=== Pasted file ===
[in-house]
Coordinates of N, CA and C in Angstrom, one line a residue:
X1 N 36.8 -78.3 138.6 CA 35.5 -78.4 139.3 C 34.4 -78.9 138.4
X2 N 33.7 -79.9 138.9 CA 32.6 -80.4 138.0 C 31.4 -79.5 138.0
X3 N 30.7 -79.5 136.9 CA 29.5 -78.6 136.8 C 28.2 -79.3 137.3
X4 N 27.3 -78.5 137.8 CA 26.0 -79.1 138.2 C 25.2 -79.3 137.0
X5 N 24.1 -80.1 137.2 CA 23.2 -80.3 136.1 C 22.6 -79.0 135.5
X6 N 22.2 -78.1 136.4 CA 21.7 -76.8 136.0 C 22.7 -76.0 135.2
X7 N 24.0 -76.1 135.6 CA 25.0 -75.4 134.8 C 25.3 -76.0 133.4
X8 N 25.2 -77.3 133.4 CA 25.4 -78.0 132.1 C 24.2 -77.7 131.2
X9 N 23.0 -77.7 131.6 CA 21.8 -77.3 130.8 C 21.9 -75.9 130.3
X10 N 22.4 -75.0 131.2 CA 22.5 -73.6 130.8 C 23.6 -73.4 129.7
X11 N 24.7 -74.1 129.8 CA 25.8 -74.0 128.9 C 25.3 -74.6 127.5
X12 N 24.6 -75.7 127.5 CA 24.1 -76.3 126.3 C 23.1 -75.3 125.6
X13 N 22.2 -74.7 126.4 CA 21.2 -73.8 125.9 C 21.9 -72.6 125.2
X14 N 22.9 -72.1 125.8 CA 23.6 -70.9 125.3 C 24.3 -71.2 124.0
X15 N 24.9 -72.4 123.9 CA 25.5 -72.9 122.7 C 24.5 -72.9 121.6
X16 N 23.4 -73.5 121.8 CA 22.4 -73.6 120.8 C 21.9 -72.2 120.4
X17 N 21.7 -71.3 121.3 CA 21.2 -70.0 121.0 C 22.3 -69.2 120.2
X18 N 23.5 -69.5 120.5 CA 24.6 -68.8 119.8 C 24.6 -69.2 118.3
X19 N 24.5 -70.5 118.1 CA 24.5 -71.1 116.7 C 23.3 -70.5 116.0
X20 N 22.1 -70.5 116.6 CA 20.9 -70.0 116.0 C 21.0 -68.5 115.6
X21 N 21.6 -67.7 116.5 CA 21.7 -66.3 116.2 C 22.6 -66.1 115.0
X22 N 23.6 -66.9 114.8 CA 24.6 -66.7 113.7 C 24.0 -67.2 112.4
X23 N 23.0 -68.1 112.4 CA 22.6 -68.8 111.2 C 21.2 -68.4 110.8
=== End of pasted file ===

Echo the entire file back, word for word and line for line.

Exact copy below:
[in-house]
Coordinates of N, CA and C in Angstrom, one line a residue:
X1 N 36.8 -78.3 138.6 CA 35.5 -78.4 139.3 C 34.4 -78.9 138.4
X2 N 33.7 -79.9 138.9 CA 32.6 -80.4 138.0 C 31.4 -79.5 138.0
X3 N 30.7 -79.5 136.9 CA 29.5 -78.6 136.8 C 28.2 -79.3 137.3
X4 N 27.3 -78.5 137.8 CA 26.0 -79.1 138.2 C 25.2 -79.3 137.0
X5 N 24.1 -80.1 137.2 CA 23.2 -80.3 136.1 C 22.6 -79.0 135.5
X6 N 22.2 -78.1 136.4 CA 21.7 -76.8 136.0 C 22.7 -76.0 135.2
X7 N 24.0 -76.1 135.6 CA 25.0 -75.4 134.8 C 25.3 -76.0 133.4
X8 N 25.2 -77.3 133.4 CA 25.4 -78.0 132.1 C 24.2 -77.7 131.2
X9 N 23.0 -77.7 131.6 CA 21.8 -77.3 130.8 C 21.9 -75.9 130.3
X10 N 22.4 -75.0 131.2 CA 22.5 -73.6 130.8 C 23.6 -73.4 129.7
X11 N 24.7 -74.1 129.8 CA 25.8 -74.0 128.9 C 25.3 -74.6 127.5
X12 N 24.6 -75.7 127.5 CA 24.1 -76.3 126.3 C 23.1 -75.3 125.6
X13 N 22.2 -74.7 126.4 CA 21.2 -73.8 125.9 C 21.9 -72.6 125.2
X14 N 22.9 -72.1 125.8 CA 23.6 -70.9 125.3 C 24.3 -71.2 124.0
X15 N 24.9 -72.4 123.9 CA 25.5 -72.9 122.7 C 24.5 -72.9 121.6
X16 N 23.4 -73.5 121.8 CA 22.4 -73.6 120.8 C 21.9 -72.2 120.4
X17 N 21.7 -71.3 121.3 CA 21.2 -70.0 121.0 C 22.3 -69.2 120.2
X18 N 23.5 -69.5 120.5 CA 24.6 -68.8 119.8 C 24.6 -69.2 118.3
X19 N 24.5 -70.5 118.1 CA 24.5 -71.1 116.7 C 23.3 -70.5 116.0
X20 N 22.1 -70.5 116.6 CA 20.9 -70.0 116.0 C 21.0 -68.5 115.6
X21 N 21.6 -67.7 116.5 CA 21.7 -66.3 116.2 C 22.6 -66.1 115.0
X22 N 23.6 -66.9 114.8 CA 24.6 -66.7 113.7 C 24.0 -67.2 112.4
X23 N 23.0 -68.1 112.4 CA 22.6 -68.8 111.2 C 21.2 -68.4 110.8